Conventional wisdom holds that births following the colloquially termed “shotgun marriage”—that is, births to parents who married between conception and the birth—are nearing obsolescence. To investigate trends in shotgun marriage, we matched North Carolina administrative data on nearly 800,000 first births among white and black mothers to marriage and divorce records. We found that among married births, midpregnancy-married births (our preferred term for shotgun-married births) have been relatively stable at about 10 % over the past quarter-century while increasing substantially for vulnerable population subgroups. In 2012, among black and white less-educated and younger women, midpregnancy-married births accounted for approximately 20 % to 25 % of married first births. The increasing representation of midpregnancy-married births among married births raises concerns about well-being among at-risk families because midpregnancy marriages may be quite fragile. Our analysis revealed, however, that midpregnancy marriages were more likely to dissolve only among more advantaged groups. Of those groups considered to be most at risk of divorce—namely, black women with lower levels of education and who were younger—midpregnancy marriages had the same or lower likelihood of divorce as preconception marriages. Our results suggest an overlooked resiliency in a type of marriage that has only increased in salience.
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As a phrase, “shotgun-married births” is outdated and does not accurately represent the context under which these marriage decisions are made. We prefer the term “midpregnancy-married births.”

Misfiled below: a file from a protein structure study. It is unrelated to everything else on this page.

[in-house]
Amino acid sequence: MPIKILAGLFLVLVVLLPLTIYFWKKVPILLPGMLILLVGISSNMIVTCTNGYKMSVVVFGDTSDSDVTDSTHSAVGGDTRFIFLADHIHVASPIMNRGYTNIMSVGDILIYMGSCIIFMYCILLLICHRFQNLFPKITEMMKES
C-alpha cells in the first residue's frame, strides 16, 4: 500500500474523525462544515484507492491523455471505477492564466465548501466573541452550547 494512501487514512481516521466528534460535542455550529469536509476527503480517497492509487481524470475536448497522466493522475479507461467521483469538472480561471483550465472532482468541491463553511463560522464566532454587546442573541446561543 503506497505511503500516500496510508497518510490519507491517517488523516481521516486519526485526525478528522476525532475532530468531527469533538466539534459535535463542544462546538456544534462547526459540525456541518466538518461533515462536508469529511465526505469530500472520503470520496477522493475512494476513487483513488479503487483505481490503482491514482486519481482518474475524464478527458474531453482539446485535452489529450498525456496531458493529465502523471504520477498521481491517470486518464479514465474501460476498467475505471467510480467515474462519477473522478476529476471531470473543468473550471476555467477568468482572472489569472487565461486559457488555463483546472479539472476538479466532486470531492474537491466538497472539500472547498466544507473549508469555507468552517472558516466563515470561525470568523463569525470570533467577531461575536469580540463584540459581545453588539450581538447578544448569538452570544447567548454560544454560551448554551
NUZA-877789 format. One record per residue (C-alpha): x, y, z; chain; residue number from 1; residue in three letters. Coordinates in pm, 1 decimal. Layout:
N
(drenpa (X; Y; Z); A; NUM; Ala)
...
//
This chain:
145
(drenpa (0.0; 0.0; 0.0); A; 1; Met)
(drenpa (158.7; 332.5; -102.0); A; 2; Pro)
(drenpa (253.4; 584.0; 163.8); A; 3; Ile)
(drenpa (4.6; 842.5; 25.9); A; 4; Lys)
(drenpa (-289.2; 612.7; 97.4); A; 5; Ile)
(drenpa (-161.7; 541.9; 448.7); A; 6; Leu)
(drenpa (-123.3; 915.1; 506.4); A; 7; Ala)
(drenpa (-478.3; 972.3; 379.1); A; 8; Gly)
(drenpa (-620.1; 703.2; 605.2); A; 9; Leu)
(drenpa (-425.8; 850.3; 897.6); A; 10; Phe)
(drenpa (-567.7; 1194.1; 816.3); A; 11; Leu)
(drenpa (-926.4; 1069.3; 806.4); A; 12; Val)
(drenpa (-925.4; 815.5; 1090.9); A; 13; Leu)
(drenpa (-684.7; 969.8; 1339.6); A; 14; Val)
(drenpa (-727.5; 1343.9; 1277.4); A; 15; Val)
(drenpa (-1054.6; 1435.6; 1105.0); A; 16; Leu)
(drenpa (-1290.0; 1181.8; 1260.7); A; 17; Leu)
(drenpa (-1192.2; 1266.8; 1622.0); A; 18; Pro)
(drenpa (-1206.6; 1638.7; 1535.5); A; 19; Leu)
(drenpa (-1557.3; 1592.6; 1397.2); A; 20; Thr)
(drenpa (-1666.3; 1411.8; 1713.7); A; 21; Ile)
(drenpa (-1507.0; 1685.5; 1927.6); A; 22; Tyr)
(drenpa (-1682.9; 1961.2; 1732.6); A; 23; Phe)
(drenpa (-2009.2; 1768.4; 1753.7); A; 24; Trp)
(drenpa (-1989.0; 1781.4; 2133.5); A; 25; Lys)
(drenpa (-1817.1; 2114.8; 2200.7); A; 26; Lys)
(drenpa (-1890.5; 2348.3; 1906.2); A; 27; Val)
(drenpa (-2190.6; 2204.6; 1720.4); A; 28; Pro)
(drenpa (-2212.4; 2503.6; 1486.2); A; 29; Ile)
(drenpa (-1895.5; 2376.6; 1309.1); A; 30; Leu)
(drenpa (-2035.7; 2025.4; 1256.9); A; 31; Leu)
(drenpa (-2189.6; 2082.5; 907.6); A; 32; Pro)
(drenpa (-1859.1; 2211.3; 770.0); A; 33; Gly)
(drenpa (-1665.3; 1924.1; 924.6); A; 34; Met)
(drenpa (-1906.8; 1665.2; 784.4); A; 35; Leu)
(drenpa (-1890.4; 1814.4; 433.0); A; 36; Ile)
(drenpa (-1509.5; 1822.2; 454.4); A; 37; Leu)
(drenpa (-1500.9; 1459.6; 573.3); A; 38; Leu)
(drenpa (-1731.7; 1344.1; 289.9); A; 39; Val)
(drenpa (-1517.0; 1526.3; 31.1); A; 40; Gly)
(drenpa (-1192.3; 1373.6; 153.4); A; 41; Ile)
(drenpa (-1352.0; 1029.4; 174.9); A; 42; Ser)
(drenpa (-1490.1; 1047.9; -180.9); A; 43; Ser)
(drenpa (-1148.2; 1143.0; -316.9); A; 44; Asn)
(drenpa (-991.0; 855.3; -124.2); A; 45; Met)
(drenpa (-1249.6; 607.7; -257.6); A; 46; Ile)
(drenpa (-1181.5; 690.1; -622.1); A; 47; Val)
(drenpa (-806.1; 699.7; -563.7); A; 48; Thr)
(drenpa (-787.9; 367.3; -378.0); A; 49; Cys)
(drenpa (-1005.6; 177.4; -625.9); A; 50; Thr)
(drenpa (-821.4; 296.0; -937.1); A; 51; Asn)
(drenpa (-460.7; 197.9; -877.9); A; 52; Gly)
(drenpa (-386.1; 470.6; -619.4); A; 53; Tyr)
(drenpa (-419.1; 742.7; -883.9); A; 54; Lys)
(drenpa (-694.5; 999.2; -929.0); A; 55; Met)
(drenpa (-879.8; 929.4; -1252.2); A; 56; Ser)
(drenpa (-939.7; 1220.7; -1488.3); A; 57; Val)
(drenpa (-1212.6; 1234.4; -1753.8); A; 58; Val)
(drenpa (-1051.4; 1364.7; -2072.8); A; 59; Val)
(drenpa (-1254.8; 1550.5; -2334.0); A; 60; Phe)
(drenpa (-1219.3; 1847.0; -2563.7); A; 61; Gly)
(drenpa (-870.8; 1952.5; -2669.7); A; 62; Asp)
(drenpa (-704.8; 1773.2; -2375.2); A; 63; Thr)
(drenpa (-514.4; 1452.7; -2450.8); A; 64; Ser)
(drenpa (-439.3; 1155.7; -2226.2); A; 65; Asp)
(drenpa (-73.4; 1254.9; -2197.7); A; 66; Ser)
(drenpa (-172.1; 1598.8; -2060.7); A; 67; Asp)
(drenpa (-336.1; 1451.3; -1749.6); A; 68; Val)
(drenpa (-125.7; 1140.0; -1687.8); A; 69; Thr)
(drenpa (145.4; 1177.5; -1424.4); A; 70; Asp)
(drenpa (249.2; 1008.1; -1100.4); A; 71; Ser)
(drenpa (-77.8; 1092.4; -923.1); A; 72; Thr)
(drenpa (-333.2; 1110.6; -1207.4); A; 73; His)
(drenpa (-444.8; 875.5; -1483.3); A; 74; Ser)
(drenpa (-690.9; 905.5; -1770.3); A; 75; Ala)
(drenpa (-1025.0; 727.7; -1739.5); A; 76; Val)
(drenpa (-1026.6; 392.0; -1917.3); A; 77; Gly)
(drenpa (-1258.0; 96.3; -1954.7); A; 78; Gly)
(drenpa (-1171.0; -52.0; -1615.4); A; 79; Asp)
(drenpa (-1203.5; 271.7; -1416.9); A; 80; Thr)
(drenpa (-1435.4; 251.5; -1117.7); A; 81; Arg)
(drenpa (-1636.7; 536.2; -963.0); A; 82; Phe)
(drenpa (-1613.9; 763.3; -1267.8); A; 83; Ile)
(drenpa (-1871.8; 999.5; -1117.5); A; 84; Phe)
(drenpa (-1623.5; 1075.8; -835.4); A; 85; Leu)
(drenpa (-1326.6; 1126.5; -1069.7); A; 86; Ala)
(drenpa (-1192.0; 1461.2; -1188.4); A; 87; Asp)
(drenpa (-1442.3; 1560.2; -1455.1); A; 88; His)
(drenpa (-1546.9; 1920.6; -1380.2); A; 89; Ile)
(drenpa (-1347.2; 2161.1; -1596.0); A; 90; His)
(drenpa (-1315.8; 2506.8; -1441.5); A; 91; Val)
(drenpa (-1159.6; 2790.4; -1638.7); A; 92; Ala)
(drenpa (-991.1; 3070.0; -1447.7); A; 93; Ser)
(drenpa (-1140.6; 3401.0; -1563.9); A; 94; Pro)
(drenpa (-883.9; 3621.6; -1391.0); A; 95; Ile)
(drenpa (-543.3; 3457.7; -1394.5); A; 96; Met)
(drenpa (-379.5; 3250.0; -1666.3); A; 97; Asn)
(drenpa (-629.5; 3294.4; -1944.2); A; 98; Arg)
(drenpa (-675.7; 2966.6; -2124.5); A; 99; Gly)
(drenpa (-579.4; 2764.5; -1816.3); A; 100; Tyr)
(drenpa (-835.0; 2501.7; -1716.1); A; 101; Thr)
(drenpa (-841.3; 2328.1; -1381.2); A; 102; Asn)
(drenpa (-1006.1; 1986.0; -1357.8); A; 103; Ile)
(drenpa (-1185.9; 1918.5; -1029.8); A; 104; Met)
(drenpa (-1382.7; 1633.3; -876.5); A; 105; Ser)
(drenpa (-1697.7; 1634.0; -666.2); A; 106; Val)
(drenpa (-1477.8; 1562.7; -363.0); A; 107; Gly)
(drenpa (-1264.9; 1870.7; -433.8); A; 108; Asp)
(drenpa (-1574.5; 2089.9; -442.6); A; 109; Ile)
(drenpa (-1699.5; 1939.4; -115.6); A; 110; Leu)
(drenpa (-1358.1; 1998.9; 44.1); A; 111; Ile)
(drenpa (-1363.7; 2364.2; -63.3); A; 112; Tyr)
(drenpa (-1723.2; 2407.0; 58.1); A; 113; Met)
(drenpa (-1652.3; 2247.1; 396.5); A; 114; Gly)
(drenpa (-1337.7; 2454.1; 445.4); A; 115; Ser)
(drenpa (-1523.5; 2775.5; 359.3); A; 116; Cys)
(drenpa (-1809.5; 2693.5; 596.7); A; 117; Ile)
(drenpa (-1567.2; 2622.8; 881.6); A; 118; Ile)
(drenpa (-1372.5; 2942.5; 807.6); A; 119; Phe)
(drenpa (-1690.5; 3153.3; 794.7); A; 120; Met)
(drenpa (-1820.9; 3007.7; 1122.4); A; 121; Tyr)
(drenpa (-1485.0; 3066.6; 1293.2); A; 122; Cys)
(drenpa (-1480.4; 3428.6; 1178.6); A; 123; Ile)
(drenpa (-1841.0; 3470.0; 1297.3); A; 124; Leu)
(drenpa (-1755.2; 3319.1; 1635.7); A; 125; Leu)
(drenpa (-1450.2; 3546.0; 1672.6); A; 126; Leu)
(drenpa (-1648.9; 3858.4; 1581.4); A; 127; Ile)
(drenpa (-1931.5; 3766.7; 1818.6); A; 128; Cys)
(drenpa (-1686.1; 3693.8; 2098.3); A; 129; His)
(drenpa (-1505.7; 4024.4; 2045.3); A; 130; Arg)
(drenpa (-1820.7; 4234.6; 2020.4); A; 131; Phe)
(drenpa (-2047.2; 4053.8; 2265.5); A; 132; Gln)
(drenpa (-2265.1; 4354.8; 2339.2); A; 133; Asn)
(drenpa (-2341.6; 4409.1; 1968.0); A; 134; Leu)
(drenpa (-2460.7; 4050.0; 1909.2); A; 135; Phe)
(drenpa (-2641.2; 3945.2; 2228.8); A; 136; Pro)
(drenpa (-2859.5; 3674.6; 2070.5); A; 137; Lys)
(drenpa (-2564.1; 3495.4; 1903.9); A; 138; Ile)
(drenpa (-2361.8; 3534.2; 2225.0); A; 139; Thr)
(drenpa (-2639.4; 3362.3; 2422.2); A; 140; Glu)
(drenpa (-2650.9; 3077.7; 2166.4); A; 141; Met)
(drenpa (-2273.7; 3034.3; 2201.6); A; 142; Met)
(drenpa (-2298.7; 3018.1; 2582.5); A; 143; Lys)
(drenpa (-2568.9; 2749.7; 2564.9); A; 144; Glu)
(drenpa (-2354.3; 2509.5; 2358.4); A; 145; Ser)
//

Results for postbirth marriages were right-censored; nevertheless, demographic characteristics were consistent with previous studies on couples who marry after a child is born (Rackin and Gibson-Davis 2012).
Results for women with some college fell between results for the low- and high-education groups (results available upon request).
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Support for this project was provided by grants from the Duke Population Research Institute and the Duke Social Science Research Institute’s Education and Human Development Incubator. We are grateful to the North Carolina Department of Vital Statistics for the provision of the data.
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Gibson-Davis, C.M., Ananat, E.O. & Gassman-Pines, A. Midpregnancy Marriage and Divorce: Why the Death of Shotgun Marriage Has Been Greatly Exaggerated. Demography 53, 1693–1715 (2016). https://doi.org/10.1007/s13524-016-0510-x
- Shotgun marriages
- Birth rates
- Preconception marriages